Choorakulangara Sri Bhadrakali Temple

This ancient temple is located to the immediate north east of our college campus. As they enter the campus, visitors observe to their right the large, beautiful temple pond and they also get a partial view of the temple structure itself. The legend of Goddess Bhadrakali is that She was born of Lord Shiva’s third eye, and that the purpose of Her birth was the slaying of the demon Darika. Due to Her fiery origin, Bhadrakali is pictured by her devotees as powerful and quick-tempered; yet, She is also seen as benign and benevolent. The large idol in the Choorakulangara temple — sculpted out of a single piece of granite — depicts the Goddess as eight-armed and seated on a ghoul’s (vetala’s) neck, and She is holding the head of Darika in Her lower left hand. As is seen in most of the historic temples in Kerala, the sanctum sanctorum is made of blocks of granite. The temple also has smaller shrines dedicated to Lord Ganesha, Dharma Shasta, the Serpent Gods (Naga Devata) and Yakshi Amma.

The Choorakulangara temple is owned and managed by the Punnackal Thurutthikad Illam (Illam: Brahmin family). This illam is one among the eight families which comprised the original managing trust of the Ettumanoor Mahadeva temple. The origin of Choorakulangara temple, according to myth, starts from a pilgrimage undertaken by an ancestor of the Punnackal Thurutthikad family. After substantially completing the purpose of his journey, he was camping overnight in a temple near Shoranur (Palakkad district). He encountered a young orphan girl there and, being childless, decided to adopt her and take her home. However, on his way back home, he discovered that she had mysteriously disappeared. When he reached the present-day location of Choorakulangara temple, he received certain celestial signs. From these omens he understood that the girl really was Goddess Bhadrakali, and that She wanted a temple built for her at that spot. The locality had a large pond (kulam in Malayalam) and was overrun with cane plants (Chooral in Malayalam); therefore, the place name naturally became Chooralkulangara (bank of the cane-pond). The present name of this neighborhood is a modified version of the same.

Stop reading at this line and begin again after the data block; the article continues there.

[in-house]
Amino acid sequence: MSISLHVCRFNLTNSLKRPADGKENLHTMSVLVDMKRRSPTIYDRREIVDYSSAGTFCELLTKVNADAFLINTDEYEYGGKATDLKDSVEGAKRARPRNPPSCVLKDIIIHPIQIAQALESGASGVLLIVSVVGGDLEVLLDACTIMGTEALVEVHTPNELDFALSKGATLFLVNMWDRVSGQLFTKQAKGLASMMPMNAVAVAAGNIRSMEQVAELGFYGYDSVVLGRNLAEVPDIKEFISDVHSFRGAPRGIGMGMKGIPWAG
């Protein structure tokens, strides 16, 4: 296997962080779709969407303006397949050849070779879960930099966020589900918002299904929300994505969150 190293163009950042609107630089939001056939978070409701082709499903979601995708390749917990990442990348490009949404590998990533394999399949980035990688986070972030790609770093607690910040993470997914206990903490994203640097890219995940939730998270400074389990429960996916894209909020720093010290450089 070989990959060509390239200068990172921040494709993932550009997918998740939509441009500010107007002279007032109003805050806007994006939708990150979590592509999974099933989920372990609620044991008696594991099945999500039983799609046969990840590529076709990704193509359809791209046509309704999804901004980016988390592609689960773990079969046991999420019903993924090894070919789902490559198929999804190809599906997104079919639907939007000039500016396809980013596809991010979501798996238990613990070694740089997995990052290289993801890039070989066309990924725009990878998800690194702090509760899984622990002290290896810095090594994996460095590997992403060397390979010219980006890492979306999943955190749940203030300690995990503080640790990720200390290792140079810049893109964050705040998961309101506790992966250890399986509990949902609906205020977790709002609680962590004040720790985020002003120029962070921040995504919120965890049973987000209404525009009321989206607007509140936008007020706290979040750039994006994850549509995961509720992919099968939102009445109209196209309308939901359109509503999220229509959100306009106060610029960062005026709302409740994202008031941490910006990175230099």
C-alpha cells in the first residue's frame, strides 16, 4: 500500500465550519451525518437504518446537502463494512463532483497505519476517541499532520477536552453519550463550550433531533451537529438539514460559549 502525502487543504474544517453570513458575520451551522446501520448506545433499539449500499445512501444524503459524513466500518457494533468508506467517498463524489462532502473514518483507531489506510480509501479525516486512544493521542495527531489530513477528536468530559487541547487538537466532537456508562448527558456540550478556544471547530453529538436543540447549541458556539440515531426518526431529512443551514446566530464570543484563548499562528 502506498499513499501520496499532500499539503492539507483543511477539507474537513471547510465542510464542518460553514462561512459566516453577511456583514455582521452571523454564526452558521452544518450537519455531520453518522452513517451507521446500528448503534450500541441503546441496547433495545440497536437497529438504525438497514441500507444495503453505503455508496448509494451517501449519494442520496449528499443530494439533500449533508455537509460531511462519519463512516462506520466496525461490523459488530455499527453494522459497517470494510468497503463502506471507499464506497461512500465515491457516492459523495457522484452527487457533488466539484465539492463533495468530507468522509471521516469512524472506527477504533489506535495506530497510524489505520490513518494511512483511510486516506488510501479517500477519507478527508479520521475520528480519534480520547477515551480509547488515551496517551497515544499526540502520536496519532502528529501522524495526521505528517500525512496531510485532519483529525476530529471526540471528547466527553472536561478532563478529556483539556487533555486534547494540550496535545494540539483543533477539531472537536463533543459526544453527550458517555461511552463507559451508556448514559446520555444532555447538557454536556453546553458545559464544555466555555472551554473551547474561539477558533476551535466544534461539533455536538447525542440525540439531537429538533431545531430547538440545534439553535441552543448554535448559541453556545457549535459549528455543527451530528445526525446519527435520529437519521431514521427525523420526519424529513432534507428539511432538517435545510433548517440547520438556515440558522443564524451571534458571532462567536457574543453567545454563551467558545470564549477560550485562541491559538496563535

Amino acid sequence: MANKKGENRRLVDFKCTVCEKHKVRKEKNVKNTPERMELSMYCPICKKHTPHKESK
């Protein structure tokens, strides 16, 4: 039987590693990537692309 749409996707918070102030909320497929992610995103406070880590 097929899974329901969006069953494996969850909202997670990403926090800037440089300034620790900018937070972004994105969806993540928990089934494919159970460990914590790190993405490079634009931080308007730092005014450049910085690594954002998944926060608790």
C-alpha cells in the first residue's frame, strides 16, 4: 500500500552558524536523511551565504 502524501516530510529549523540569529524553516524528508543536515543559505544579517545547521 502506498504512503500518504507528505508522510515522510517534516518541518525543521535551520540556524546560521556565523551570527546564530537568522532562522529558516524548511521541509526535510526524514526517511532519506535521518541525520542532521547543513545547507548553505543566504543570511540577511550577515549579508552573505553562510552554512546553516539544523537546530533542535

The temple festival falls on the Makarabharani day in the Malayalam calendar (late January — early February). The temple also attracts large crowds during other festivals that celebrate the Mother Goddess. During Navaratri (Nine nights’ in the month of October) a specially adorned ‘mandapa’ is erected in the temple and Saraswathi (the Goddess of Letters and Learning) is specially worshipped. On Vidyarambha (commencement of learning), the last day of the festival, hundreds of tiny tots come to the temple to write their first letters and start their voyage of education.